Running Hilton International's 147 hotels wasn't enough for John Jarvis. He wanted his own hotel. So he bought a chain of 40.
John Jarvis can remember the exact moment when he quit dreaming and took his courage in both hands. It was October 1989. As chairman of Ladbroke's leisure division, he had just spearheaded the purchase of Hilton International. His brief had taken him to Shanghai to attend the opening of the city's 800-room Hilton. On the flight home, he was in reflective mood. "It had been a very hard opening," he recalls. "Every piece of stock had been flown in from Hong Kong - it had taken a lot of organising. I was still awake on the in-bound flight to London. I found myself thinking, 'That was a fabulous hotel, it will make a lot of money for the Ladbroke shareholders. But it will not do a lot for John Jarvis'."
That flight was the "trigger point". He began to think seriously about forming his own hotel chain. At Christmas he went to see Ladbroke chairman Cyril Stein. A month later, he left his £250,000-a-year job and rented a one-room office. His ambitions were modest. "I left with no money. But as I had been the one to front the Hilton deal I was quite well known in the City. I went to Candover, the venture capital people. We formulated a plan to raise £50 million and buy five or six hotels."
His plans quickly changed, though, when Allied Lyons put its 40-strong Embassy Hotels chain on the market. "Commentators were suggesting a price of £250 million," he says. "I didn't make a move. I decided to let the hysteria of £250 million settle down. I was a buyer but not at that price."
The sale was being handled by S G Warburg. Jarvis went to rival Kleinwort Benson and put together a bid worth £163 million. In July 1990, less than six months after walking out on Ladbroke, he was chairman of his own hotel business. Jarvis and his management colleagues own 15%; the banks own the rest. Three or four years from now, he predicts, the company, now named Jarvis Hotels, will seek a stock market listing.
For Jarvis, the Embassy purchase represented much more than just the chance to run his own business. He was born in 1943, in a hotel, the Parkway in Leeds. His parents were hotel managers, not for themselves but for other people. His childhood was spent moving from one hotel to the next. "I never lived in a house until I bought my own," he says.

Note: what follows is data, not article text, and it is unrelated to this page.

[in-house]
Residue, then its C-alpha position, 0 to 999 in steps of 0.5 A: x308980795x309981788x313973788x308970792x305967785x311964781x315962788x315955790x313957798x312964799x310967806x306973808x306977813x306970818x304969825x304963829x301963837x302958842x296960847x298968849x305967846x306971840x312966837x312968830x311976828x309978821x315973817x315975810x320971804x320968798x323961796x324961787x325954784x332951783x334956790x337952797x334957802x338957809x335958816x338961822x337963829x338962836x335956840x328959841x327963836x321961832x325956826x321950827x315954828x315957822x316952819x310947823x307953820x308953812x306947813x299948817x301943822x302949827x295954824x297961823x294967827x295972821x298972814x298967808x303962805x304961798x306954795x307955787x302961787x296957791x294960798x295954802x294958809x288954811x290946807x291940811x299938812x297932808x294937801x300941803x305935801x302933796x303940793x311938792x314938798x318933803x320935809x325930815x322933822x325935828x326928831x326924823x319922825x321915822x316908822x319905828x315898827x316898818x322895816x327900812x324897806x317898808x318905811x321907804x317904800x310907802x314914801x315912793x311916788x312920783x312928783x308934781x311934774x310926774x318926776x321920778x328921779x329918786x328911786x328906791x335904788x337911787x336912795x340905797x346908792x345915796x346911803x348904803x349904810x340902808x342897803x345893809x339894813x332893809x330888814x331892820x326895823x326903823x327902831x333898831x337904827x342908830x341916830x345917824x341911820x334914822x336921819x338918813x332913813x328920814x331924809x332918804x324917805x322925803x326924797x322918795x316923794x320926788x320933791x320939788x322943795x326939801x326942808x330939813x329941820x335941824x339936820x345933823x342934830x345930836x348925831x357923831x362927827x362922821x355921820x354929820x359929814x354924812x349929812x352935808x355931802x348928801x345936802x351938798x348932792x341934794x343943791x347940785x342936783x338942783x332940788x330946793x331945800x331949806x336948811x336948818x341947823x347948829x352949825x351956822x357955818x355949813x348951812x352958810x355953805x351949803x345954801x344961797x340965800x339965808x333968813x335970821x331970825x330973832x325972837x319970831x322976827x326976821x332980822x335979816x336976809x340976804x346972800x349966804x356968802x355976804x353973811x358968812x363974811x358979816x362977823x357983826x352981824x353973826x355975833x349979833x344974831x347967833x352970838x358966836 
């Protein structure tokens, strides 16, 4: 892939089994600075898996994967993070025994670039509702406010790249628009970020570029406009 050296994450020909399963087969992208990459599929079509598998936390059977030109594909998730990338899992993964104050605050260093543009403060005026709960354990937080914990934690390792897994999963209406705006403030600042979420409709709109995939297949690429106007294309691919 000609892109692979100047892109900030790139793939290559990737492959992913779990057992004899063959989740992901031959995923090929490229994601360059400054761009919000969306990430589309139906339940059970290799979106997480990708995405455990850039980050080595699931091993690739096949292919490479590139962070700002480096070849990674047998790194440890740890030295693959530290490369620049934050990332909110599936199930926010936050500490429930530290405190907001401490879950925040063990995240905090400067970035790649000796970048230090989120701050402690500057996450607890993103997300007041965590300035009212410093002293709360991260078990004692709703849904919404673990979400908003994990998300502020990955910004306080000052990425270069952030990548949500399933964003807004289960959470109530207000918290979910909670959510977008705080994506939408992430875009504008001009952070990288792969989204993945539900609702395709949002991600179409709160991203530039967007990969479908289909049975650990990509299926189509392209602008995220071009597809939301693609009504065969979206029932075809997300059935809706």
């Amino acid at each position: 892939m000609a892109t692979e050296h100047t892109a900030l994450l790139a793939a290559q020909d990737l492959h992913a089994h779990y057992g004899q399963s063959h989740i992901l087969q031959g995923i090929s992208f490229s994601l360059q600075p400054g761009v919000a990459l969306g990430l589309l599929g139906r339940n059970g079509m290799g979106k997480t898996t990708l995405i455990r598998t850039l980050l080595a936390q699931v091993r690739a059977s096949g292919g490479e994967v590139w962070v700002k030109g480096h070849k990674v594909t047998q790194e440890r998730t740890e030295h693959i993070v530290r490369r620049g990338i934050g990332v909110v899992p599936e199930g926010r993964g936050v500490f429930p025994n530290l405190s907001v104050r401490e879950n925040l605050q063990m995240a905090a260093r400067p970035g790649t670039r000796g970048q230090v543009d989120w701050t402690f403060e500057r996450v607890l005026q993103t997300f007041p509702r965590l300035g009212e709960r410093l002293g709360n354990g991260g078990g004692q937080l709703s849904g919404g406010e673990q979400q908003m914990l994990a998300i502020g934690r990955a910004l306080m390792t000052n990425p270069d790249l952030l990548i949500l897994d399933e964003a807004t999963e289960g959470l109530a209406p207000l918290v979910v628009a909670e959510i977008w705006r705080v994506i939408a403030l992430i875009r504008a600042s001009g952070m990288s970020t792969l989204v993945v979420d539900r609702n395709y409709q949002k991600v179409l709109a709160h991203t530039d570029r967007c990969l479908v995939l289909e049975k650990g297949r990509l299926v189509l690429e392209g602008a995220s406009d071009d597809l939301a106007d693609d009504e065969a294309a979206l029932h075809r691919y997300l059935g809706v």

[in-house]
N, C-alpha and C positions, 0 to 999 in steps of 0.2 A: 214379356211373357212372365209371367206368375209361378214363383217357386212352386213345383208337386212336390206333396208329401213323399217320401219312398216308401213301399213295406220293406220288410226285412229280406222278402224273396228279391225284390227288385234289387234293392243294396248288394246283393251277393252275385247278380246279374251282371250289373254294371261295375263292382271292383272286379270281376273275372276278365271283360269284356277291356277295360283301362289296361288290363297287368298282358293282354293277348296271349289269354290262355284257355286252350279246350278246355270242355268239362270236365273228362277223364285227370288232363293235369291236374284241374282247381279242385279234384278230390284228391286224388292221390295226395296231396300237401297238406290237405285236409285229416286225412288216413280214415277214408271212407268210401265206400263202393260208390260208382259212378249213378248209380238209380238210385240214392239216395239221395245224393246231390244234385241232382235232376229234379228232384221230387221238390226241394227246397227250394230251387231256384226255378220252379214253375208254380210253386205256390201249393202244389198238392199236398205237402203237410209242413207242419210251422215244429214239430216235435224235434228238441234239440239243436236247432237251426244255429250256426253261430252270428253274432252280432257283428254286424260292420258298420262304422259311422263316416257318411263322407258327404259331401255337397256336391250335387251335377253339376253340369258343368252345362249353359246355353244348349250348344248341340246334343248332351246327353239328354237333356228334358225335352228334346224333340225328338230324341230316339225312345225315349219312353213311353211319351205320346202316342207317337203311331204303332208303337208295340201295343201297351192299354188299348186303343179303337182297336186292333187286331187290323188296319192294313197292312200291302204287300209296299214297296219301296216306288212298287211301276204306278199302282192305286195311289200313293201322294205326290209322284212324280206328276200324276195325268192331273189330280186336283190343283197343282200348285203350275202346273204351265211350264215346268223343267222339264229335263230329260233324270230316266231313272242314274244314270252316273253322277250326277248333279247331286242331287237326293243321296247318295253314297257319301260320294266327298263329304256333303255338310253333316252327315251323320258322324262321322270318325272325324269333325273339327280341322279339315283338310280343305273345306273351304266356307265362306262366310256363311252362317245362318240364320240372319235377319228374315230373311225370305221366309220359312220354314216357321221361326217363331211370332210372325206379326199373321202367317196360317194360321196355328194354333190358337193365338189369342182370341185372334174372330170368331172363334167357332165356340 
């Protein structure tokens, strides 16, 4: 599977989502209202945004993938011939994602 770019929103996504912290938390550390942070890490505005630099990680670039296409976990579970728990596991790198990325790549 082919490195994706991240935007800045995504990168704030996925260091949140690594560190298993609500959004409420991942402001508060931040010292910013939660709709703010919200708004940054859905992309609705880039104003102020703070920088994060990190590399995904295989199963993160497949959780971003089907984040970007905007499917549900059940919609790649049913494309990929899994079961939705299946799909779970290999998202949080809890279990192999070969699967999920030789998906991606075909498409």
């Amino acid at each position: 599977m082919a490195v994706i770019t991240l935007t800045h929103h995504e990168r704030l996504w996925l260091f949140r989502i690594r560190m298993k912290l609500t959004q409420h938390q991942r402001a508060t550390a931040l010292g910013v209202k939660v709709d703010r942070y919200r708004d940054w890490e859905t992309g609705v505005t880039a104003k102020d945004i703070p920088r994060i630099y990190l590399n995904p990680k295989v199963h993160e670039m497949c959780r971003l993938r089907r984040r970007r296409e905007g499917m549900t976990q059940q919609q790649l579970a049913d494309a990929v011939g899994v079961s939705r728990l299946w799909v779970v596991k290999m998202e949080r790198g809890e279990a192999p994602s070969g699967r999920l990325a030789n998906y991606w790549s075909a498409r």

Like his parents he loved the industry and followed them into it, but he also vowed that one day he would have his own hotel. He learned the theory of the trade at South Devon Hotel College, scoring top marks in his City and Guild exams. From there, he went as a trainee, in 1963, to the Savoy Hotel Company. He stayed just three months. "I looked up the ladder and said, 'Jarvis, if you hang around here you might be a department head when you're 50.' It was too slow."
Determined to stay in the hotel and catering business, he decided to take lessons in the toughest market of all, in fast food, in the US. He moved around the country, hopping from one fast food operation to another, and absorbed the valuable message that the future of the hotel and food industry "had more to do with retailing and distribution than haute cuisine".
After two years he returned to the UK and set about putting his beliefs to the test. He joined the Rank Organisation's banqueting division as catering manager. One job led to another - and by the time he left in 1975, he was operations controller, overseeing motorway service areas, restaurants, dancing and bingo halls.
In 1975, he went to work for Cyril Stein who was looking to diversify away from betting shops into hotels. Jarvis was given three hotels to manage and told to grow the non-gaming profits. Ladbroke Hotels expanded to comprise 68 hotels. But it was not enough. "With my passion for branding and my understanding of marketing I felt we needed to buy a brand; Ladbroke needed to own a brand." As ever, he aimed high and bought the world's leading one, Hilton International, for $1billion. No sooner had he taken over running its 142 hotels in 47 countries than he resigned - and made his best deal.
His strategy owes much to his days in the US: aggressive marketing and costing, bargain breaks, all-in deals, money back guarantees to companies hiring the Jarvis "Summit" in-hotel conference centres. It seems to be working: Jarvis Hotels profits rose 11% in their first year before dropping 6.5% in the second - at a time he stresses, "when the sector average was down by 30-35%".
His aim is clear. "We don't want the tag of being 'the best hotel in town', we want the tag of being 'the best value hotel in town'." For once, nobody is telling him otherwise. "They are my hotels, not anybody else's."
Chris Blackhurst is Business Features Editor of The Independent on Sunday.